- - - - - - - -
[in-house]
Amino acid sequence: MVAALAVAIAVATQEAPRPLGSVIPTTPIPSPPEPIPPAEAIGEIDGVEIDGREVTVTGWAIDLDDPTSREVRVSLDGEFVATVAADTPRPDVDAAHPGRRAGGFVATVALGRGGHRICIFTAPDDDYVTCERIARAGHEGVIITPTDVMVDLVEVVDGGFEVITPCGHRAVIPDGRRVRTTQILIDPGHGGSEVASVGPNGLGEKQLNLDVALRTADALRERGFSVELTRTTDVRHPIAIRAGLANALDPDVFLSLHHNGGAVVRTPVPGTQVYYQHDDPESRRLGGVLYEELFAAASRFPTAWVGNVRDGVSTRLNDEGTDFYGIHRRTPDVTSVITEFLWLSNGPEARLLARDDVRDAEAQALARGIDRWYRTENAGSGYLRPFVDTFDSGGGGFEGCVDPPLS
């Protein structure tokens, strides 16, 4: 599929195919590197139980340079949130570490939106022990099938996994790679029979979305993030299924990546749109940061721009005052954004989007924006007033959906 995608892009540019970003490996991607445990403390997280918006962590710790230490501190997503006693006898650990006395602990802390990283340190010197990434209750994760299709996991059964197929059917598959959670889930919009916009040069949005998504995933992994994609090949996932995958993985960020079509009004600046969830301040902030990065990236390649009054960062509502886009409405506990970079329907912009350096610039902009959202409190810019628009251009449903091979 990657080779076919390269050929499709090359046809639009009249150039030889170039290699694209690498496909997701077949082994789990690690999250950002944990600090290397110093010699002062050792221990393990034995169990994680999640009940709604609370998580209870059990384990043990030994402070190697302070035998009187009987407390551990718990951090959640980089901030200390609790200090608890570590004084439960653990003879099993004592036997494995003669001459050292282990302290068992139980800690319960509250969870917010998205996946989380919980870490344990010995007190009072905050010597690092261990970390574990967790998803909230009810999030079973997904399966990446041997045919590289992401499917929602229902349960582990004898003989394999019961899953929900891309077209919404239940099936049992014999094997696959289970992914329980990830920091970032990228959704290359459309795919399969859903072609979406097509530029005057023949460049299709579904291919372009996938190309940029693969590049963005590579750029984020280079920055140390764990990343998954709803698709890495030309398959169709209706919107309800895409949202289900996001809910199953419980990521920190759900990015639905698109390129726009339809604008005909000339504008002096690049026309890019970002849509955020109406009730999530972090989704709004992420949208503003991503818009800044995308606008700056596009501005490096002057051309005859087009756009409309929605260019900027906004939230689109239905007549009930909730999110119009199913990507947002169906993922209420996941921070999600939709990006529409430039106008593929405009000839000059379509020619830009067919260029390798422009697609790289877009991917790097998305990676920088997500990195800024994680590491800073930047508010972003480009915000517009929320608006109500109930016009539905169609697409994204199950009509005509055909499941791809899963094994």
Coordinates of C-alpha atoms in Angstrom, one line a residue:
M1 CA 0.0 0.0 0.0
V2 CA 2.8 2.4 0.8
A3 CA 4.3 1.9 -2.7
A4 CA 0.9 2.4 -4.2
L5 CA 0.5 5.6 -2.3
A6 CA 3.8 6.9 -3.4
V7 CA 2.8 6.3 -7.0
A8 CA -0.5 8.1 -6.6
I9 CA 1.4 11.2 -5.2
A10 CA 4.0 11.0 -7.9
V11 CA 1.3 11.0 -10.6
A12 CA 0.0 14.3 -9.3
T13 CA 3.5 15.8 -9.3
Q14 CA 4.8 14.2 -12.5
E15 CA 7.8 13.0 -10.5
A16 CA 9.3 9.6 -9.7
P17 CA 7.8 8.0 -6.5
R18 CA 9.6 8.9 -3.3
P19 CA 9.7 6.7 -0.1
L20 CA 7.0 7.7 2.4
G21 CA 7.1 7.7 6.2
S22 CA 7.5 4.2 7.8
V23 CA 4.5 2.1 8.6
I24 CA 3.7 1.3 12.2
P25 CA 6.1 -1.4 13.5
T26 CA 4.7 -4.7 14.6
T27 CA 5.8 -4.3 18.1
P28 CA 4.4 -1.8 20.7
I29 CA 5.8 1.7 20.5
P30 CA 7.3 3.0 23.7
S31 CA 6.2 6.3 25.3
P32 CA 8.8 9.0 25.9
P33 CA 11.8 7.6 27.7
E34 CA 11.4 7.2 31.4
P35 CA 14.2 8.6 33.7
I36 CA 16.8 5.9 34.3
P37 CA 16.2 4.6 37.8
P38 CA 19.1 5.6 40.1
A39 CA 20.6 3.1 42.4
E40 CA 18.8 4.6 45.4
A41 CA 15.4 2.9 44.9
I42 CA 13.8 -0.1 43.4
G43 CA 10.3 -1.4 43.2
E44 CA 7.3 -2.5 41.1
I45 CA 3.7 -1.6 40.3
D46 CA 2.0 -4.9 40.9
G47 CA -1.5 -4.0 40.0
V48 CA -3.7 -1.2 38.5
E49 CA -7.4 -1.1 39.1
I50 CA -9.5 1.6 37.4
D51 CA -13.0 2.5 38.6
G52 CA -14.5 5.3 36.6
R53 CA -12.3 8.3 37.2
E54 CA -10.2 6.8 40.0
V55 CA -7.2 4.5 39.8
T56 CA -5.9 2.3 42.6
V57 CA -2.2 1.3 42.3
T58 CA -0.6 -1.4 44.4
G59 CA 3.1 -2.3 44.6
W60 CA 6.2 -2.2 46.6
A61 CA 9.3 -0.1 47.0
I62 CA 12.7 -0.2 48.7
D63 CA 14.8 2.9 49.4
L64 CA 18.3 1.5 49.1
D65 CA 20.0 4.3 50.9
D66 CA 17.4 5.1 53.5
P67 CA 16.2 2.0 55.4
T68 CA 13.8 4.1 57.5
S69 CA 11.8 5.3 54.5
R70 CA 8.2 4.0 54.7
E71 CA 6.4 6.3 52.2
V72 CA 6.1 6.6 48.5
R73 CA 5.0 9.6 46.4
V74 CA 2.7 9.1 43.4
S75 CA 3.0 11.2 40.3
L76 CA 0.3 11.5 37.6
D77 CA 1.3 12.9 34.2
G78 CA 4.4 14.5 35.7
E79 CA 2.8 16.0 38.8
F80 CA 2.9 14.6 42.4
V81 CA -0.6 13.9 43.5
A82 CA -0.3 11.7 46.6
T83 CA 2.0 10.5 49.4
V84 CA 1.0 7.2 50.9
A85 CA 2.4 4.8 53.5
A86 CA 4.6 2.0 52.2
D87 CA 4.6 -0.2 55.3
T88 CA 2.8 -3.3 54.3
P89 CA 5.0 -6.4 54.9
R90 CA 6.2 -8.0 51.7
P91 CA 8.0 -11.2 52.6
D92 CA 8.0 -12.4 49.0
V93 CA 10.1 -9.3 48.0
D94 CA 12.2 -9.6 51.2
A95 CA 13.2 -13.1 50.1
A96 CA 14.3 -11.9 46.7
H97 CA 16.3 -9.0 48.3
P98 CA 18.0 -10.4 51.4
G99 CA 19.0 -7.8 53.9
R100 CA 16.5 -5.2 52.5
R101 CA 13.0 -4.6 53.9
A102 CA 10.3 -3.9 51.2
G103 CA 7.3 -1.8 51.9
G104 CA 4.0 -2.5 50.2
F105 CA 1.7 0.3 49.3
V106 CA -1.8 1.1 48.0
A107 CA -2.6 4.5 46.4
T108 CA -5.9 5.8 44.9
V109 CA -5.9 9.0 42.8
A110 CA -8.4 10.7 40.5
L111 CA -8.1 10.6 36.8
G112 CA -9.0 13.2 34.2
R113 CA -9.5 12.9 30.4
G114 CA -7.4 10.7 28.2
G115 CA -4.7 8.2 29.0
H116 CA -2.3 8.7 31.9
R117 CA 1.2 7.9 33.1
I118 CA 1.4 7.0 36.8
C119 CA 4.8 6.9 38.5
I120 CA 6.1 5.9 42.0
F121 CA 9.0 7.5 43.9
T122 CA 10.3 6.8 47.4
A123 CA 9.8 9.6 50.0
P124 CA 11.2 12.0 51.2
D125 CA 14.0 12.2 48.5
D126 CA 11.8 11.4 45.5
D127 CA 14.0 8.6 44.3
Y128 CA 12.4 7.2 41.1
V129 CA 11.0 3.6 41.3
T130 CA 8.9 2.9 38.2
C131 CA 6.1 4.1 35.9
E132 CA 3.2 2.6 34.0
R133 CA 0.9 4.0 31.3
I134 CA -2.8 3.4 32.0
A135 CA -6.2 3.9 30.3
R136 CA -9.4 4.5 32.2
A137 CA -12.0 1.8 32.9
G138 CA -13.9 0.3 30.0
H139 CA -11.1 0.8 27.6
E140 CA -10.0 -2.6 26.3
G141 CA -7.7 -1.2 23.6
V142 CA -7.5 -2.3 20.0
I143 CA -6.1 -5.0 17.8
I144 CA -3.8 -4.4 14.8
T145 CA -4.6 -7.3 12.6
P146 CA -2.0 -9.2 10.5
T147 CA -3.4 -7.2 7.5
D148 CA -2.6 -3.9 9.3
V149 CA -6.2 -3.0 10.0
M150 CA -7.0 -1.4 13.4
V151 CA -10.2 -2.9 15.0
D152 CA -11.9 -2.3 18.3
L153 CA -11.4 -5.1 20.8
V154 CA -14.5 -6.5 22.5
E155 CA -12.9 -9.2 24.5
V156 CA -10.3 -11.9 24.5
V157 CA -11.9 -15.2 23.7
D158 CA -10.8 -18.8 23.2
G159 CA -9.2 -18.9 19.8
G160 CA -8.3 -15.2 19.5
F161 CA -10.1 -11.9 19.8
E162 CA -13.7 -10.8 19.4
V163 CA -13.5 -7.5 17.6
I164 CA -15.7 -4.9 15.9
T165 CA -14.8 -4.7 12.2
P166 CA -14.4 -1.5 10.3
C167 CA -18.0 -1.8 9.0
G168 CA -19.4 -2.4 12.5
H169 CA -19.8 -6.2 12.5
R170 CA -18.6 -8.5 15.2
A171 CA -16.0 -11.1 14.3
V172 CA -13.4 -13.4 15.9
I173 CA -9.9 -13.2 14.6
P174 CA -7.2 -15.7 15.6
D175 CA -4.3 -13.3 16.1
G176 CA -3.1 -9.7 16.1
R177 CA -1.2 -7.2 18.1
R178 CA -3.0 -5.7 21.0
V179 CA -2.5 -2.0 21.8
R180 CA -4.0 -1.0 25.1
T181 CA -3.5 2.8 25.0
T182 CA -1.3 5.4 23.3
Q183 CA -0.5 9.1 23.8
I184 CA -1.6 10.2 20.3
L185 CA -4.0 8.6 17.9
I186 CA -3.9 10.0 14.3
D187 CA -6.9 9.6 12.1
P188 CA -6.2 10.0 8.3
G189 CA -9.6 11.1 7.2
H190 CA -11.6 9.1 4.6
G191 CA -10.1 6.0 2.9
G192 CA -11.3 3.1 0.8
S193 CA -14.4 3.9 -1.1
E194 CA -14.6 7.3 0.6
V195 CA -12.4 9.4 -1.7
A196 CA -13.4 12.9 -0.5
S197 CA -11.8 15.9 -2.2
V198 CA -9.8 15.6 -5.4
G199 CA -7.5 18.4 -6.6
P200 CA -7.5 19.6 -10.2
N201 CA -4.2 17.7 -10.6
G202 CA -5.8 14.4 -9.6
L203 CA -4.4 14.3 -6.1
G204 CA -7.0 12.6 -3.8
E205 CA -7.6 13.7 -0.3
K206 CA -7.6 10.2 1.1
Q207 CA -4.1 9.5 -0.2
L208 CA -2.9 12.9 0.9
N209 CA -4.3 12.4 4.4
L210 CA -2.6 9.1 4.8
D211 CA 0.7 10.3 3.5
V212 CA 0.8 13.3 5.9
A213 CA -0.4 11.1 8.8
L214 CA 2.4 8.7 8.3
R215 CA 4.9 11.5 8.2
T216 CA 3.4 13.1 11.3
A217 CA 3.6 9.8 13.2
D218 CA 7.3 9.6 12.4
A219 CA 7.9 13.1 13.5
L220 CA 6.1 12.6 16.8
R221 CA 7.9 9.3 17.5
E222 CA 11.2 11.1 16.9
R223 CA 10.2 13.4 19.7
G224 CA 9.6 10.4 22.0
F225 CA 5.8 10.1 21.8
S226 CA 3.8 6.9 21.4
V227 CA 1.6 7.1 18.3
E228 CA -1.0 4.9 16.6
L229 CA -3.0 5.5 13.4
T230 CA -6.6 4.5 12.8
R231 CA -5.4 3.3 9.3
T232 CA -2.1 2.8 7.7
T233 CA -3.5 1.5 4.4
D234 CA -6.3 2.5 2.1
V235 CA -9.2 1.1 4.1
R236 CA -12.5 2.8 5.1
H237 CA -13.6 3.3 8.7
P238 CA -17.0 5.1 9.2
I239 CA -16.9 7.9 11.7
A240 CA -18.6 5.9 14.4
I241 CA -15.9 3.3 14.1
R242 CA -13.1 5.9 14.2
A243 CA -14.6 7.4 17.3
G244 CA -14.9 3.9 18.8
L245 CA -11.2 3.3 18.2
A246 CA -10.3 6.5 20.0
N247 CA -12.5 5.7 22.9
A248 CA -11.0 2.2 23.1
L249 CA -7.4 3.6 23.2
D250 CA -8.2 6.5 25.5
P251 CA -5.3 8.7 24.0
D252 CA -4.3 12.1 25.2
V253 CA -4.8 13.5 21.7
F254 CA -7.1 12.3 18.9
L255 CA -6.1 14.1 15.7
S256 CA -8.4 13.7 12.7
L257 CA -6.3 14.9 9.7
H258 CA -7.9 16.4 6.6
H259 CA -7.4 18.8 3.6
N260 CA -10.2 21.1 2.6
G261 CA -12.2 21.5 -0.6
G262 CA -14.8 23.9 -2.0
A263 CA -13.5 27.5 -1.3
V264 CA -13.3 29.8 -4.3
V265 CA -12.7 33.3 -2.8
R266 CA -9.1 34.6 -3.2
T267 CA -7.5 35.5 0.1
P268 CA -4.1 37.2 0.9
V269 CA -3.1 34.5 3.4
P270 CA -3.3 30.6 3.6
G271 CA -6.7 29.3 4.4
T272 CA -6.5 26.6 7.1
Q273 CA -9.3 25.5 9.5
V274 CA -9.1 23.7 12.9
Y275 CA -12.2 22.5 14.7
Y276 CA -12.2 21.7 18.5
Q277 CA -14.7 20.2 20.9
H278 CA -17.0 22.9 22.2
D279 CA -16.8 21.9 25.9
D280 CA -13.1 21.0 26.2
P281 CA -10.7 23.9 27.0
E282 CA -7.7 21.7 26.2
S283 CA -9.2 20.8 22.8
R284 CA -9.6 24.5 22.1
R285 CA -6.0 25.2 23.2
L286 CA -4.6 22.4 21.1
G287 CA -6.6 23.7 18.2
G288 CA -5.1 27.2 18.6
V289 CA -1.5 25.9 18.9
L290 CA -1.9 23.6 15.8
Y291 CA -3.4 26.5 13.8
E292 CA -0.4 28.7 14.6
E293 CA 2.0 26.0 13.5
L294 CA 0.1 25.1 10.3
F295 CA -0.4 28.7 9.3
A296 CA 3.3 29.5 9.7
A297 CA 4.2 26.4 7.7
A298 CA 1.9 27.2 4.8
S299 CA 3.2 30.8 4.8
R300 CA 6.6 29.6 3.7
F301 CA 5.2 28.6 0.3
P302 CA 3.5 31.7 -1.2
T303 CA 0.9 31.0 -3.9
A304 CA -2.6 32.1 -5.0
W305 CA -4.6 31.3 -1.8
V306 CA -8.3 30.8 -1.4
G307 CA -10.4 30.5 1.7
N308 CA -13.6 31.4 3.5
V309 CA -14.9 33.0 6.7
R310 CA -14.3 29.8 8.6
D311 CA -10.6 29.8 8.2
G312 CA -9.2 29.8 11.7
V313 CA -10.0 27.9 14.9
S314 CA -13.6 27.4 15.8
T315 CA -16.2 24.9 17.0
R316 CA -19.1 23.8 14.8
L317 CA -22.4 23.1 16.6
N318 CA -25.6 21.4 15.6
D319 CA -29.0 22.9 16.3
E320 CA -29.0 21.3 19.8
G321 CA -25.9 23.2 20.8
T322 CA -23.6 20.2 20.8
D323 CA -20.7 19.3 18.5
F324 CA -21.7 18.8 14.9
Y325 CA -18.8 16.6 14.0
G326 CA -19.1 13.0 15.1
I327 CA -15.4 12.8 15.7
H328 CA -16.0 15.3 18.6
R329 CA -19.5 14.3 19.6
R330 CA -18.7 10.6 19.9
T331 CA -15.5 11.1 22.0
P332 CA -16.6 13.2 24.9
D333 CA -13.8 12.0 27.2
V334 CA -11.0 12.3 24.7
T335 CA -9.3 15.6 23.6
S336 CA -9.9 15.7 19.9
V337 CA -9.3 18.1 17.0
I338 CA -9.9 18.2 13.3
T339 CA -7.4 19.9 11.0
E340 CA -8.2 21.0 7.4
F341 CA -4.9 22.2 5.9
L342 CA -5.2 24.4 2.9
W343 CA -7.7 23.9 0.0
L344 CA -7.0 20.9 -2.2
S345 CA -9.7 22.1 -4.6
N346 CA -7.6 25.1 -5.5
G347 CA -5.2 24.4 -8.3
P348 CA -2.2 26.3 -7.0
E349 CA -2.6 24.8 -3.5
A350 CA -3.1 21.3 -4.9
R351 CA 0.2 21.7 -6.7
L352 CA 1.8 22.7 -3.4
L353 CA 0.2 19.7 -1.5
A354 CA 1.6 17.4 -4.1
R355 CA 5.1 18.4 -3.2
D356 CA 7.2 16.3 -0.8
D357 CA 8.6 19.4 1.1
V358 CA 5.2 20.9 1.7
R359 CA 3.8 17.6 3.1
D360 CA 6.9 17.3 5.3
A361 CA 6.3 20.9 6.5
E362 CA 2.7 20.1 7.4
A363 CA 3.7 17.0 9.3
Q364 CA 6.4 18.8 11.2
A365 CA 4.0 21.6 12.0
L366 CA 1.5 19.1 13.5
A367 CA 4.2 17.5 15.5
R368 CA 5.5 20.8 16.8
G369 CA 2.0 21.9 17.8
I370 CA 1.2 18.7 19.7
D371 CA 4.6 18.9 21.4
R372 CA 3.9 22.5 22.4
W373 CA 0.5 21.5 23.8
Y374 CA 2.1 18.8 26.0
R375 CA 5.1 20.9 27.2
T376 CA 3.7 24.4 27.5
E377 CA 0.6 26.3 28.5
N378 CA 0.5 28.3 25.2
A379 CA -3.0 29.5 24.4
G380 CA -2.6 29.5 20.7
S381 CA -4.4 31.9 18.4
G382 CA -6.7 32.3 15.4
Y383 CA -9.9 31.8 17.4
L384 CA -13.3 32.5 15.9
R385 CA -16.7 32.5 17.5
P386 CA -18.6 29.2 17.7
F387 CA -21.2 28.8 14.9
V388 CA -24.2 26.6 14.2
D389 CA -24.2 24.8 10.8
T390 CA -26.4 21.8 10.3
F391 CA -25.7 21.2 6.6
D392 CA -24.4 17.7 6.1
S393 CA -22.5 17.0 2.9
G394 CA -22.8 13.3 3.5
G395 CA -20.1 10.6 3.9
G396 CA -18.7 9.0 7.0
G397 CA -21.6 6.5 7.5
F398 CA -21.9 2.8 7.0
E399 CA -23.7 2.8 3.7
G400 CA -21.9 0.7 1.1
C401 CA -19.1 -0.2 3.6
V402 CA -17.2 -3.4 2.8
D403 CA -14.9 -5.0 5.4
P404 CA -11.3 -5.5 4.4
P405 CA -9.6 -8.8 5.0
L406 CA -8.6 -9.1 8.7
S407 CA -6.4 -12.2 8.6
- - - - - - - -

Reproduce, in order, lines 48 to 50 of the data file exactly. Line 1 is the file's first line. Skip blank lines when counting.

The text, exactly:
E44 CA 7.3 -2.5 41.1
I45 CA 3.7 -1.6 40.3
D46 CA 2.0 -4.9 40.9